The structure of the helminth metacommunity was investigated using the elements of metacommunity structure (EMS) framework (Leibold and Mikkelson, 2002) at 2 levels: the infracommunity scale (local scale), considering each infected host as a site; and the component community scale (regional scale), considering each farm as a site. Farms in which no helminth species were recorded were excluded from the matrix before ordering. The pattern of the metacommunity structure obtained at each level was analyzed according to the 3 elements of each EMS. (1) Coherence is a measure that tests whether species respond to the same environmental gradient, i.e., the degree to which a pattern can be grouped into a single dimension. This element evaluates the number of absences in the species incidence matrix (embedded absences). (2) Species turnover represents the number of species replacements in this dimension. (3) Boundary clumping represents how the limits of distribution for each species are distributed between the sites along the environmental gradient. It can be clumped, over-dispersed, or randomly distributed (Leibold and Mikkelson, 2002). The null model used permutes species across sites but considers the observed species richness for each site in all randomizations performed.
Diversity analysis, importance indices, and metacommunity structure analysis were performed considering only adult gastrointestinal helminths, of which N. lasiurus is the definitive host. EMS was analyzed using MATLAB R2017b functions written by C. L. Higgins (MathWorks, 2017). The chi-square tests, the univariate tests, and the diversity and richness estimates were performed using the Past software, version 3:09 (Hammer et al., 2001). The rarefaction curve and the GLM analyses were performed using the vegan package (Oksanen et al., 2017) in RStudio software, version 1.0.136 (R Core Team, 2017). A significance level of 5% was used in all analyses.
In total, 102 specimens of N. lasiurus were collected and analyzed for the helminth fauna, distributed in 66 rodents during the rainy season and 36 during the dry season. In total, 7,896 helminths were recovered and 92.16% (n = 94) of the hosts were infected with one or more helminth species. Among male hosts, 88.37% were infected with helminths (n = 38/43) and among females, 94.91% were infected (n = 56/59). The rarefaction curve for helminth species richness stabilized after 93 infracommunities sampled, indicating sample size adequacy (Fig. 1).
Eight species of adult helminths were identified (Table II). Six species were nematodes: Protospirura numidica criceticola Quentin, Karimi & Rodriguez de Almeida, 1968 and Physaloptera sp. Rudolphi, 1819 in the stomach; Pterygodermatites (Paucipectines) zygodontomis (Quentin, 1967); Stilestrongylus freitasi Durette-Desset, 1968 and Trichuris navonae Robles, 2011 in the small intestine; and Syphacia (Syphacia) alata Quentin, 1968 in the large intestine. One species from the phylum Platyhelminthes was found in the small intestine, the cestode Rodentolepis akodontis Rêgo, 1967. The Acanthocephalan Moniliformis sp. Travassos, 1915 was identified in the small intestine. The cestode Cysticercus fasciolaris (larval form of Taenia taeniaeformis Batsch, 1786 of which rodents are the intermediate hosts) was also observed encysted in the liver. This species was not included in the community analyses.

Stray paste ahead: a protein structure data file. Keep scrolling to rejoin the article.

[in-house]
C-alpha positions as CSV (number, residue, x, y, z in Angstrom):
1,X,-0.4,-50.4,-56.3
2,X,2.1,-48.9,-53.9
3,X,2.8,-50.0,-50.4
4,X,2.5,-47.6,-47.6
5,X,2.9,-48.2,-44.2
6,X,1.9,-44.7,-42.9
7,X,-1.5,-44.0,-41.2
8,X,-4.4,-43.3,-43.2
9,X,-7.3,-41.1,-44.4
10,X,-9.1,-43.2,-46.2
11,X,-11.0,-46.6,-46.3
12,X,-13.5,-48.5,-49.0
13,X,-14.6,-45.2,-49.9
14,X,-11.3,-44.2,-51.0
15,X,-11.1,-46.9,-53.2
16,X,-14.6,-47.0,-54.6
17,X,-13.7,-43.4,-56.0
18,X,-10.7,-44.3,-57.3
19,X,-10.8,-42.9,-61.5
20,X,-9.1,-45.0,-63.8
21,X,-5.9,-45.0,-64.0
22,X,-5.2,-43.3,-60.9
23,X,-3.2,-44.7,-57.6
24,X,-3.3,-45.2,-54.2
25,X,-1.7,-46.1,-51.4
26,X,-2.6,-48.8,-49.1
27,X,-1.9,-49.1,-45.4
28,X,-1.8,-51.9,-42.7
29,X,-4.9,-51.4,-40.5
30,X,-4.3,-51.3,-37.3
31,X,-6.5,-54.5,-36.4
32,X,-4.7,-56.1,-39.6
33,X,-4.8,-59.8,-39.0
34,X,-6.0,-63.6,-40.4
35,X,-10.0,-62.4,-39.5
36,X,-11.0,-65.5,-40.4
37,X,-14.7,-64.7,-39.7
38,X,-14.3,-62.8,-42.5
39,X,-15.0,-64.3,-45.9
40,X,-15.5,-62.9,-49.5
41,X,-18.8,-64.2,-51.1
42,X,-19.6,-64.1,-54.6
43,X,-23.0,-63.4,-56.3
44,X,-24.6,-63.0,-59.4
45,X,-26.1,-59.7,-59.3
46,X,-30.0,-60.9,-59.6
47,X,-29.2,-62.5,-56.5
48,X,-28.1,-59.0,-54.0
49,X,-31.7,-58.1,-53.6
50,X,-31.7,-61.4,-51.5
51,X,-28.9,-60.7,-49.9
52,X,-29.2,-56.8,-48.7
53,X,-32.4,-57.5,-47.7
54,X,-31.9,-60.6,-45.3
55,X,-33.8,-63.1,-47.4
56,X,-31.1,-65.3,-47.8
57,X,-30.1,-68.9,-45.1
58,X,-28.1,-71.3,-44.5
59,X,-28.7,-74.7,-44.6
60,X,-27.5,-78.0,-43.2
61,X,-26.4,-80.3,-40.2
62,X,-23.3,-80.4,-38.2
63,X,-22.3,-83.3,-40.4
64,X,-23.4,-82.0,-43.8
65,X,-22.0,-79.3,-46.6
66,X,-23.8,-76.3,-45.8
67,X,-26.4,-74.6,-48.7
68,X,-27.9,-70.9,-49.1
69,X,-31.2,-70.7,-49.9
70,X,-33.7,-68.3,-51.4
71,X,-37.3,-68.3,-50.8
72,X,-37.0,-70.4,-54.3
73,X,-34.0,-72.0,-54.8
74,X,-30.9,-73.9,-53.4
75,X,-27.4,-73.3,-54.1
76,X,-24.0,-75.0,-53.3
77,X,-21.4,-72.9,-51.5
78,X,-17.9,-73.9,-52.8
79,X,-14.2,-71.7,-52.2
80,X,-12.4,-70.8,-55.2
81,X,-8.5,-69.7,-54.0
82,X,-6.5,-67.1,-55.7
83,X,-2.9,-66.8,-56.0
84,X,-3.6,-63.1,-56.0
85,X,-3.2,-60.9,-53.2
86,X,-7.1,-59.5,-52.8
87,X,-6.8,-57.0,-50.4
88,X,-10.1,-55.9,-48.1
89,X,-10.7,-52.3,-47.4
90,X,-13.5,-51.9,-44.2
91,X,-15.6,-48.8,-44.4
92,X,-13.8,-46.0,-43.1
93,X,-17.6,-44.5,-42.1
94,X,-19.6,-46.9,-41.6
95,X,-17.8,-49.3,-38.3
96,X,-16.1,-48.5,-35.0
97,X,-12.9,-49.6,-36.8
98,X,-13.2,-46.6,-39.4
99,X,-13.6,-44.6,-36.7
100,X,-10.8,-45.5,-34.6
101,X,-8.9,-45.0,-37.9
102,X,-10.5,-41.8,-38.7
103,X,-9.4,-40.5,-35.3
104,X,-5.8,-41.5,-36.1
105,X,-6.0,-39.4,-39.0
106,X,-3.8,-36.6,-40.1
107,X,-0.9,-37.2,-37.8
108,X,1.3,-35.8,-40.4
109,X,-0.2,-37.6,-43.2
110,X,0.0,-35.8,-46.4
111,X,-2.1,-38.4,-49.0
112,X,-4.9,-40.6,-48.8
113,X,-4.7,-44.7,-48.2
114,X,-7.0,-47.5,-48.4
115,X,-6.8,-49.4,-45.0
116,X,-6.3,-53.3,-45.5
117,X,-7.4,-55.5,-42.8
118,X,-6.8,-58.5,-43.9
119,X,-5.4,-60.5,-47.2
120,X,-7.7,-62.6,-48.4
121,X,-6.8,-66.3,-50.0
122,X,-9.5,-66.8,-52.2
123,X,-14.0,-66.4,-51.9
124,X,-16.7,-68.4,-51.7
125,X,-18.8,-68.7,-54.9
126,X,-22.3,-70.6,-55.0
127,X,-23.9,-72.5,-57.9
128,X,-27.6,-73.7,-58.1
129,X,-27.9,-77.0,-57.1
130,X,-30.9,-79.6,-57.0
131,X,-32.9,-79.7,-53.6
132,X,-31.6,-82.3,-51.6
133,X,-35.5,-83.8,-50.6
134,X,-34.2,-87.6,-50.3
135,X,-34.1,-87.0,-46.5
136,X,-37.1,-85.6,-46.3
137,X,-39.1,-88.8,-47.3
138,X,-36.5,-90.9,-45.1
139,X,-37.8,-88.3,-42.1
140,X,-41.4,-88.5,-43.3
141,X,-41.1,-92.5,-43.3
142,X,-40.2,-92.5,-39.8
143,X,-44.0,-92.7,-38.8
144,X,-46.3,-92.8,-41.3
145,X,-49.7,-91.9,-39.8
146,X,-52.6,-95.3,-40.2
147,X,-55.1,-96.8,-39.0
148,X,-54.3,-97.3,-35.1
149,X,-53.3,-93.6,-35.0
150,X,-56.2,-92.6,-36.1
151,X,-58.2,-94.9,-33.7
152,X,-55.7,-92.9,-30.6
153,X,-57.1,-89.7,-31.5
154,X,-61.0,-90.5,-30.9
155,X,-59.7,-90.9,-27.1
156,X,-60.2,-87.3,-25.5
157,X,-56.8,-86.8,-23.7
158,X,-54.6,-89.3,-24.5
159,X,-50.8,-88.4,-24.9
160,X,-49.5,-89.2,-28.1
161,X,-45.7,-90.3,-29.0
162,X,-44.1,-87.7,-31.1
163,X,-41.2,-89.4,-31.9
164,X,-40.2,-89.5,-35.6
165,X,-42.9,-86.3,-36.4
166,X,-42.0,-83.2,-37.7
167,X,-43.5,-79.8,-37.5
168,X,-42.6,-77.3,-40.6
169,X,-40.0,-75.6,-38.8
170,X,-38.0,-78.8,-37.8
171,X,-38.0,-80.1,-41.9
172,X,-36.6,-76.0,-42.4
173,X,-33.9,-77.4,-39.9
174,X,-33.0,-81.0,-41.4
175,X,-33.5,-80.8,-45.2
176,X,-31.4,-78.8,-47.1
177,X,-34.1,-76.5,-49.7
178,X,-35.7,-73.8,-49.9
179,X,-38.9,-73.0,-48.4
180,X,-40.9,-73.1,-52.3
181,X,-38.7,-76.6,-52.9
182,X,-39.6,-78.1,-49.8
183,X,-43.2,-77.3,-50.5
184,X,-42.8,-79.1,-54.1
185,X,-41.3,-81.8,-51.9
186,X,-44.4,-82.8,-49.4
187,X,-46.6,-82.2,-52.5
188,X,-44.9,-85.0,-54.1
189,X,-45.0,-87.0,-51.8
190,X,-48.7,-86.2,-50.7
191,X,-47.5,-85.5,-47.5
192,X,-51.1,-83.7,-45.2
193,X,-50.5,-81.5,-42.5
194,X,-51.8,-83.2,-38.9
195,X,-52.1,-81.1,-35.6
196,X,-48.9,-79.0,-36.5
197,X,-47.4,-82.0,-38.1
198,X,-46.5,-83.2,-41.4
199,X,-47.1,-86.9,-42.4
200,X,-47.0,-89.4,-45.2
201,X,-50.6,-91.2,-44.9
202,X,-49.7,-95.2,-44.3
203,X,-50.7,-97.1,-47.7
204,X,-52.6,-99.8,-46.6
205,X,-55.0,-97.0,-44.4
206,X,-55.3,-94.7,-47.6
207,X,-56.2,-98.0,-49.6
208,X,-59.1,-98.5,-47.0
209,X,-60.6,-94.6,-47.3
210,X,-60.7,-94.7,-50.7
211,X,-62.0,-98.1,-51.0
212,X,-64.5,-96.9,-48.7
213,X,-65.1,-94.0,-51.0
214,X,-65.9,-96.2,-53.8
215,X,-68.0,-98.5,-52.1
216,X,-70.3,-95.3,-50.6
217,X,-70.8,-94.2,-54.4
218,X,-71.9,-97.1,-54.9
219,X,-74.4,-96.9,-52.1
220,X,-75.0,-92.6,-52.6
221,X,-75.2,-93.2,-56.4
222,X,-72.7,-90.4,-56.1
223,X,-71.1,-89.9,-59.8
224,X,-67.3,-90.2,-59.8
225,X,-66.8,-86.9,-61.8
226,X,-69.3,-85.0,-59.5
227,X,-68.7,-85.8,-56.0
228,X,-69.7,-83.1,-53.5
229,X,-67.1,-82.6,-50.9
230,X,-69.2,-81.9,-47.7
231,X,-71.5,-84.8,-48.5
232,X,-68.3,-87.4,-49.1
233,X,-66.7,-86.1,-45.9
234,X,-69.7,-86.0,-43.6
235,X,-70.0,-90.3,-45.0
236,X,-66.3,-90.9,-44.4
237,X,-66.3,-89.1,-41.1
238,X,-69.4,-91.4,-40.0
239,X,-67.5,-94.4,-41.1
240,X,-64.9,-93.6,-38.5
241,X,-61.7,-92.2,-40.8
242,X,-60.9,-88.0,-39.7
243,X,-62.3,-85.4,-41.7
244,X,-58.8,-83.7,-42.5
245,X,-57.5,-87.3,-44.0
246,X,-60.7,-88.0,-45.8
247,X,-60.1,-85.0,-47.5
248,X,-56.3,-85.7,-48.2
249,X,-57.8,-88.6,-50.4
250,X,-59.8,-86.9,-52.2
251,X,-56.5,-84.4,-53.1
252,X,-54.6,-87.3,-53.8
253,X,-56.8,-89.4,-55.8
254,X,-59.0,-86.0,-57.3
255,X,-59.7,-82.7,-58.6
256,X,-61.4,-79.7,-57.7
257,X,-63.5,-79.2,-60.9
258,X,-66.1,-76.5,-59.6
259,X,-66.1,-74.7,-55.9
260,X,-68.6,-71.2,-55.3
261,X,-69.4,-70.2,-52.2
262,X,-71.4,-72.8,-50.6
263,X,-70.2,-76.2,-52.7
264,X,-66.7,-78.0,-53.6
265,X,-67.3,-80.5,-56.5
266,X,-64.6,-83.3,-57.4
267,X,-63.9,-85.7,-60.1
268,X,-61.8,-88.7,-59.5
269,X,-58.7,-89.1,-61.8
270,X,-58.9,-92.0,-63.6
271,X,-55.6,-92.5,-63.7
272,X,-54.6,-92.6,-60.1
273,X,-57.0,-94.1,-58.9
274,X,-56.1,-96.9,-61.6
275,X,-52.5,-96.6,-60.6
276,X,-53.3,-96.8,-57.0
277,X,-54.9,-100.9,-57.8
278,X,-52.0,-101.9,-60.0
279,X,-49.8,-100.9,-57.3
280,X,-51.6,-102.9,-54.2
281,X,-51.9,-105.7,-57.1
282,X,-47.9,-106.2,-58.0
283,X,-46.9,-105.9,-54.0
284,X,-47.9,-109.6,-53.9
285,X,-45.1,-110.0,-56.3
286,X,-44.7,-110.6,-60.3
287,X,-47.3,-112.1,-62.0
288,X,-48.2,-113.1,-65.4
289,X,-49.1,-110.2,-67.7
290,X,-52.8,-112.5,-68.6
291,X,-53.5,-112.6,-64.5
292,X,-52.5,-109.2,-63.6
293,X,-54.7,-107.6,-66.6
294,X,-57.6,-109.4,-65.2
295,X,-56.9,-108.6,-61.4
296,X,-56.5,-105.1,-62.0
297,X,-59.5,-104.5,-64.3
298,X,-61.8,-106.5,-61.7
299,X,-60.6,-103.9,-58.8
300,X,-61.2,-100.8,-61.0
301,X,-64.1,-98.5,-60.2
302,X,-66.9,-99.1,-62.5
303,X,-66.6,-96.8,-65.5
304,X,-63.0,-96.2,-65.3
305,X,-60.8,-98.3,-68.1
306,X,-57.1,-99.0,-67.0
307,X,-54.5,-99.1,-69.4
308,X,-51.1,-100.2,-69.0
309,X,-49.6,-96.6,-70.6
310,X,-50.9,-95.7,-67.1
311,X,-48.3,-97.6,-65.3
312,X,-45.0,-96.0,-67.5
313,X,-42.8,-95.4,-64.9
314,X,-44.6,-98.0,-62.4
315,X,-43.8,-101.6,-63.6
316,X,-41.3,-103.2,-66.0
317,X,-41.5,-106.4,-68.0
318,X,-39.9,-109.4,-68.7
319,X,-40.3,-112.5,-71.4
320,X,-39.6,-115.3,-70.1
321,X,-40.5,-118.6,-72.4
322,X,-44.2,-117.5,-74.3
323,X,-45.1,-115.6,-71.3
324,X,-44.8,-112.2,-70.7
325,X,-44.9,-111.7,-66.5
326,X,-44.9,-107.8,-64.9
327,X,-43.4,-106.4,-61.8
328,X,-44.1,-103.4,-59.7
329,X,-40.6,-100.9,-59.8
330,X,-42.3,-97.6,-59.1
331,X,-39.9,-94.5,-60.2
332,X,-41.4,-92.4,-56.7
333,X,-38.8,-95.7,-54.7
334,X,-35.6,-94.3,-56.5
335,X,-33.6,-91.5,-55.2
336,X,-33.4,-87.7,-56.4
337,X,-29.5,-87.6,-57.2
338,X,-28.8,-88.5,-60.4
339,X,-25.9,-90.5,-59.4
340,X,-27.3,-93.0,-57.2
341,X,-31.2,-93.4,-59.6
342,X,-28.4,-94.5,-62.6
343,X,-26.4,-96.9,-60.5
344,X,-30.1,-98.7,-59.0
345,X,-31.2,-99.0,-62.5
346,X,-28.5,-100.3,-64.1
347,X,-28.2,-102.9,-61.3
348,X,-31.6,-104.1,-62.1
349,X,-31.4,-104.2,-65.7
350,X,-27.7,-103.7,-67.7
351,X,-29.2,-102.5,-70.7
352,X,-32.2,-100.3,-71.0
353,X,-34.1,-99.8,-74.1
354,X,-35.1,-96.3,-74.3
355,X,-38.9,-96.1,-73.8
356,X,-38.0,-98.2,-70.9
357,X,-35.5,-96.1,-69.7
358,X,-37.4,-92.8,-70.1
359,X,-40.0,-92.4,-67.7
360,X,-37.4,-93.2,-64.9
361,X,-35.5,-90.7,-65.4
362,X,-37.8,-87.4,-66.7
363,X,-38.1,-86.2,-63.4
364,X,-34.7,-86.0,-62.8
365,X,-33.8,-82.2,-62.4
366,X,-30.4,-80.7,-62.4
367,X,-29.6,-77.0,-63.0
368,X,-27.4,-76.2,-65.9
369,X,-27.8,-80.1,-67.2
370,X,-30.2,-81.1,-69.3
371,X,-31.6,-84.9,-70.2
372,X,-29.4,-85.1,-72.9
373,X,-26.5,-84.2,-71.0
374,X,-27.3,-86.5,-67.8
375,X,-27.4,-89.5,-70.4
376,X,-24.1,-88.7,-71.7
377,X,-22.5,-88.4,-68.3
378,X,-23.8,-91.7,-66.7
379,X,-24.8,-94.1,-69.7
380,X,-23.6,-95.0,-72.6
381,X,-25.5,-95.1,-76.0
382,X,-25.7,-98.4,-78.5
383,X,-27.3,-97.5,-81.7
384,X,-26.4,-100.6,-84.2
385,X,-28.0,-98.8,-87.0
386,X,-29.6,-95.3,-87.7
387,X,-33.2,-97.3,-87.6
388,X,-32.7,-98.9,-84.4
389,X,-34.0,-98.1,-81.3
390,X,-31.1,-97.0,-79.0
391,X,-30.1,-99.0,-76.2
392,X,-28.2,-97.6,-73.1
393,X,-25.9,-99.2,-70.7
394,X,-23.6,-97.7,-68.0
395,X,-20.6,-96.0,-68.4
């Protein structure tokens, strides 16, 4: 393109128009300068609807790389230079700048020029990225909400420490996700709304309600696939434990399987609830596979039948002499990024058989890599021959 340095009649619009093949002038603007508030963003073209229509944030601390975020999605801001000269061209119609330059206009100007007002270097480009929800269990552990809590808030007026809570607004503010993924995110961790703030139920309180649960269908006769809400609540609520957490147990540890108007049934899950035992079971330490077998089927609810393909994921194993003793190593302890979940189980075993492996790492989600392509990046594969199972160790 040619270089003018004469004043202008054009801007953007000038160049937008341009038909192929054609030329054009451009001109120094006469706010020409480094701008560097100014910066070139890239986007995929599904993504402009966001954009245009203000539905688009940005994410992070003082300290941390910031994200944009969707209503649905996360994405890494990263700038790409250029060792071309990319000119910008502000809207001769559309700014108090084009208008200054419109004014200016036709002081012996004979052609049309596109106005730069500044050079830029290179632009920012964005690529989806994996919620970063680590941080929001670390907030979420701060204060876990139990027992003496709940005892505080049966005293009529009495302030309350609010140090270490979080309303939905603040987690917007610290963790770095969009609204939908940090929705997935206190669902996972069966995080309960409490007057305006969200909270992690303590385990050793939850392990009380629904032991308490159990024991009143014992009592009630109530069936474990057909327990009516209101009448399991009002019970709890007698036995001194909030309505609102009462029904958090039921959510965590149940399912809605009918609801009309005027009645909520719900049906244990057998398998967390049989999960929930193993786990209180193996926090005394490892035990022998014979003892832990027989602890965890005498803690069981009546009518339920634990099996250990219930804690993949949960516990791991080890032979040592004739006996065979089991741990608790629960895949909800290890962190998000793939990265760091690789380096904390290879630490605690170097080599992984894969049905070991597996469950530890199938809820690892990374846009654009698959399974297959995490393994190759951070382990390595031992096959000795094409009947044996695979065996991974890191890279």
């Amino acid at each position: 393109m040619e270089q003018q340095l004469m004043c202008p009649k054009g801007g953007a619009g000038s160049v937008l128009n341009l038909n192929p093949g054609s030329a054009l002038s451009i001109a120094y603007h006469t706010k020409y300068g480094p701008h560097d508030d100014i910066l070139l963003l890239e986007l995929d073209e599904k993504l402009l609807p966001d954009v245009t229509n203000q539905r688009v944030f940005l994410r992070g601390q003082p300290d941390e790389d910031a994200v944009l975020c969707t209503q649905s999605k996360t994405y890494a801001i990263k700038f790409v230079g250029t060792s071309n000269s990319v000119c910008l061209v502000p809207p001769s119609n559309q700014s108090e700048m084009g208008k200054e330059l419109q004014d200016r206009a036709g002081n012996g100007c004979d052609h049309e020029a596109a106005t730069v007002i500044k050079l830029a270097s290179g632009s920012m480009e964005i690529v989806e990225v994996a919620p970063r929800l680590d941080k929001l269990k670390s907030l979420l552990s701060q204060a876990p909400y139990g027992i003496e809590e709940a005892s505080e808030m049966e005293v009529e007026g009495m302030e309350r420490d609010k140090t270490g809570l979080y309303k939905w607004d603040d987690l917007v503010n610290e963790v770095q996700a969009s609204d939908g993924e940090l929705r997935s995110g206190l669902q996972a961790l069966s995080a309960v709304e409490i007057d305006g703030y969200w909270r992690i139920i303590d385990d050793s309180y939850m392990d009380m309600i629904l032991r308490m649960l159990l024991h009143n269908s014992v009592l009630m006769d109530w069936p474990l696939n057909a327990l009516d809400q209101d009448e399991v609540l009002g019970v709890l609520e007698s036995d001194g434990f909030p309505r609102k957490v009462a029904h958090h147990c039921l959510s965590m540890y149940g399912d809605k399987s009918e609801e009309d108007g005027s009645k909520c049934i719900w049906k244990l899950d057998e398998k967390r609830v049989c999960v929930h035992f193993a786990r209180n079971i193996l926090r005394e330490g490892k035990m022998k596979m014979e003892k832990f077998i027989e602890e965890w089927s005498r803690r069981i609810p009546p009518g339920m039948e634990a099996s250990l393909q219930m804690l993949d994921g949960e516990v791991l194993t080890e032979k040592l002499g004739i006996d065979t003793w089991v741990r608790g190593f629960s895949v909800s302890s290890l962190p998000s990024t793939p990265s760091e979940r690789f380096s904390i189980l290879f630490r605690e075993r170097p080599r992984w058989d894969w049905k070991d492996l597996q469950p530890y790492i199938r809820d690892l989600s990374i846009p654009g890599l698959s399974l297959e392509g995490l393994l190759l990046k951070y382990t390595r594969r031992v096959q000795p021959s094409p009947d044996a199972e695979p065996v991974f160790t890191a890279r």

Helminth population parameters
The species with the highest total prevalence values were St. freitasi, Pt. zygodontomis, R. akodontis, and Sy. alata (Table II). The prevalence was compared in relation to host gender, habitat, and season only for these 4 species. No significant difference was found in helminth prevalence in any species regarding host gender or habitat (P > 0.05). In relation to season, St. freitasi showed a significantly higher prevalence during the dry season (χ2 = 4.94, P = 0.02).
Seasonality may have influenced the occurrence of Moniliformis sp. and Pr. n. criceticola because they were found only during the rainy season (Table II). The only host infected with T. navonae was found in pastureland, and the only host with Physaloptera sp. was found in plantation area. Moniliformis sp. was observed only in Cerrado and plantation areas, and C. fasciolaris was found only in plantation areas (Table II).
The most abundant parasites, with the highest intensity and prevalence rates, were the nematodes Sy. alata, St. freitasi, and Pt. zygodontomis (Table II). The cestode R. akodontis was not very abundant but showed high prevalence indices. Stilestrongylus freitasi, which was the most abundant species with the highest intensity, showed differences in abundances under habitat and season criteria (first model of Table III). The highest values of abundance were observed in animals captured in pasturelands and during the dry season (Table II). The GLM analysis performed for Sy. alata showed that seasonality might have influenced the abundance of this species, which was higher during the dry season; however, the null model was also plausible (Table III). Pterygodermatites zygodontomis abundance did not present significant differences among the categories analyzed, as the only plausible model was the null model (Table III). Rodentolepis akodontis showed significantly higher abundance only in Cerrado hosts (Habitat: Hc = 6.27, P = 0.043, station: U = 1,166, P = 0.86, sex: U = 1,177.5, P = 0.504).